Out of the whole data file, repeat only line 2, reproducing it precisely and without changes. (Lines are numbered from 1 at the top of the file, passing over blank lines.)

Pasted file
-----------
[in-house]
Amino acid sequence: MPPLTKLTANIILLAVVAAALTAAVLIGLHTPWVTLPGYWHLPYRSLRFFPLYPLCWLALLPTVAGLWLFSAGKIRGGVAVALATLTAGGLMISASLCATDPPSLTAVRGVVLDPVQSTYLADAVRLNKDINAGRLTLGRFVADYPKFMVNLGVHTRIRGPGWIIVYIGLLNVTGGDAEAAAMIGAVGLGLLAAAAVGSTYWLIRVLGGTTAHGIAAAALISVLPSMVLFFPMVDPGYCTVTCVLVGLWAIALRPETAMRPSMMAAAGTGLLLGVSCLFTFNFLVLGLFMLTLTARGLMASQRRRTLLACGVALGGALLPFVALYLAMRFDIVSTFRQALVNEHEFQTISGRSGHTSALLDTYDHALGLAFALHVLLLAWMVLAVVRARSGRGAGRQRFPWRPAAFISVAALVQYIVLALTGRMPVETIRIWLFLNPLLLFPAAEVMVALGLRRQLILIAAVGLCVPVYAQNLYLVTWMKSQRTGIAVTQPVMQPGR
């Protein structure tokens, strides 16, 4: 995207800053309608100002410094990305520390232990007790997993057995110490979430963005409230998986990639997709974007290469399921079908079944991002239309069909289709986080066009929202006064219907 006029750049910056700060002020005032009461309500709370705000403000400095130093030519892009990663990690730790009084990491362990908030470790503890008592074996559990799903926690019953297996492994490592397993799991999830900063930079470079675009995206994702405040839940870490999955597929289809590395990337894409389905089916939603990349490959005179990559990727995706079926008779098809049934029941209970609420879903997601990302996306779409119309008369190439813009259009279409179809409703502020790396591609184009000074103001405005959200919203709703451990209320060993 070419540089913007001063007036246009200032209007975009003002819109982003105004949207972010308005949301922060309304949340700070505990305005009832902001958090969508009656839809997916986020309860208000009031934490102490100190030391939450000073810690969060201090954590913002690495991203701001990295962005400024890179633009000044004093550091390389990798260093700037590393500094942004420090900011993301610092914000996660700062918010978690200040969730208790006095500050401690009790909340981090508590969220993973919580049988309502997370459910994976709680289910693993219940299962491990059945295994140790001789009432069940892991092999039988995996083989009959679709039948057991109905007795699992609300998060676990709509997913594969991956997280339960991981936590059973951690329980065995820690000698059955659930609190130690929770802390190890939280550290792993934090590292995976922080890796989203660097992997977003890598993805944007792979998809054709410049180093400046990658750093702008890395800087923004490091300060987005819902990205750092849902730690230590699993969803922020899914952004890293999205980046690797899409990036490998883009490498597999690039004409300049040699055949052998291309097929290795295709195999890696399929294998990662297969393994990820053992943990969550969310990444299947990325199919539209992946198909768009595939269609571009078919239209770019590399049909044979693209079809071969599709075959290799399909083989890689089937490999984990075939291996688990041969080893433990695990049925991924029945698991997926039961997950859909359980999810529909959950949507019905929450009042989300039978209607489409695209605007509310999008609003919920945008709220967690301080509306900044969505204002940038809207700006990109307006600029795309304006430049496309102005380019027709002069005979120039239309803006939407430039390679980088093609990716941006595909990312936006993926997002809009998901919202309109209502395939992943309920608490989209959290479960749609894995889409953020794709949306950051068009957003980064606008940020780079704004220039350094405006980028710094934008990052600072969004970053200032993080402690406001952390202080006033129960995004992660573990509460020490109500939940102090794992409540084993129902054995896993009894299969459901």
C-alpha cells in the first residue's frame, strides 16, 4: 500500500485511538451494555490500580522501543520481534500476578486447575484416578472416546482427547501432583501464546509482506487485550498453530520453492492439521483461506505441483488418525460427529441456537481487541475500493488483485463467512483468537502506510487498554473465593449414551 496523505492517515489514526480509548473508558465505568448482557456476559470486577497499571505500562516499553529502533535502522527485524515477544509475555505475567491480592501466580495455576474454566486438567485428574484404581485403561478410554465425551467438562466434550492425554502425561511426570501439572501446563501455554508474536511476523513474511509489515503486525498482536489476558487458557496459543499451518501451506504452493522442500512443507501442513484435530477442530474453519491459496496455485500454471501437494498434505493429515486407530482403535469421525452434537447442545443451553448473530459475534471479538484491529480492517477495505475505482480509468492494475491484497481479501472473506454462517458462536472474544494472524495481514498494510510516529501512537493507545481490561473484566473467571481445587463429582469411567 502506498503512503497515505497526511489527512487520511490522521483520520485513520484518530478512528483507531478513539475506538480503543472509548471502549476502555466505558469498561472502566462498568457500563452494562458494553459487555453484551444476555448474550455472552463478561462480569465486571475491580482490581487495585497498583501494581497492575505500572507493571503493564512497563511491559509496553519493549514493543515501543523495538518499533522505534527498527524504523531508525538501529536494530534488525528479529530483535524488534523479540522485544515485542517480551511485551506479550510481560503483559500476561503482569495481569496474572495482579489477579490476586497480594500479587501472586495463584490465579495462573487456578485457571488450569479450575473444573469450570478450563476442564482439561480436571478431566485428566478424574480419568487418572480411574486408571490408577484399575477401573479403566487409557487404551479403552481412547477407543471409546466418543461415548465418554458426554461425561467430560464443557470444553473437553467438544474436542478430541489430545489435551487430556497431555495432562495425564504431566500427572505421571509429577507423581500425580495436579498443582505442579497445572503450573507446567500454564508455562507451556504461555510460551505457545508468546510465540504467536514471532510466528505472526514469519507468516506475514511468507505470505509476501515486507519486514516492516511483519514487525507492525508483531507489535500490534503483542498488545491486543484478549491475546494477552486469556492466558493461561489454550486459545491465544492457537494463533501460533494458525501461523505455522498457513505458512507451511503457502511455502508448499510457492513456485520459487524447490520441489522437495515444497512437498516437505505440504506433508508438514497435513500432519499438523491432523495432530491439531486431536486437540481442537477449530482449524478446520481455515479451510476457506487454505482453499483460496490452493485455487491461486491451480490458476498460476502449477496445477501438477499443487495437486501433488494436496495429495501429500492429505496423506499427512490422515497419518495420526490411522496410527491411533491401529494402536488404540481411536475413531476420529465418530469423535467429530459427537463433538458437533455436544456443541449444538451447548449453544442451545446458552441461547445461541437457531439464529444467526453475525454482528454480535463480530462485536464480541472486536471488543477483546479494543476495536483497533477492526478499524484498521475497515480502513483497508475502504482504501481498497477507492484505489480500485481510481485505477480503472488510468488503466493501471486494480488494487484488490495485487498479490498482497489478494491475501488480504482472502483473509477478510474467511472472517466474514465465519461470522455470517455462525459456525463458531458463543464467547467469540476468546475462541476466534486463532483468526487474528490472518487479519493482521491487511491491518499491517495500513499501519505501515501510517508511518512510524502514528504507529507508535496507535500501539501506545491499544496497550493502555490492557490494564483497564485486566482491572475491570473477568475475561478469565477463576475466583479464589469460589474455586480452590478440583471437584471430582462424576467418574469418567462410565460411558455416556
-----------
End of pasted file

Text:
Amino acid sequence: MPPLTKLTANIILLAVVAAALTAAVLIGLHTPWVTLPGYWHLPYRSLRFFPLYPLCWLALLPTVAGLWLFSAGKIRGGVAVALATLTAGGLMISASLCATDPPSLTAVRGVVLDPVQSTYLADAVRLNKDINAGRLTLGRFVADYPKFMVNLGVHTRIRGPGWIIVYIGLLNVTGGDAEAAAMIGAVGLGLLAAAAVGSTYWLIRVLGGTTAHGIAAAALISVLPSMVLFFPMVDPGYCTVTCVLVGLWAIALRPETAMRPSMMAAAGTGLLLGVSCLFTFNFLVLGLFMLTLTARGLMASQRRRTLLACGVALGGALLPFVALYLAMRFDIVSTFRQALVNEHEFQTISGRSGHTSALLDTYDHALGLAFALHVLLLAWMVLAVVRARSGRGAGRQRFPWRPAAFISVAALVQYIVLALTGRMPVETIRIWLFLNPLLLFPAAEVMVALGLRRQLILIAAVGLCVPVYAQNLYLVTWMKSQRTGIAVTQPVMQPGR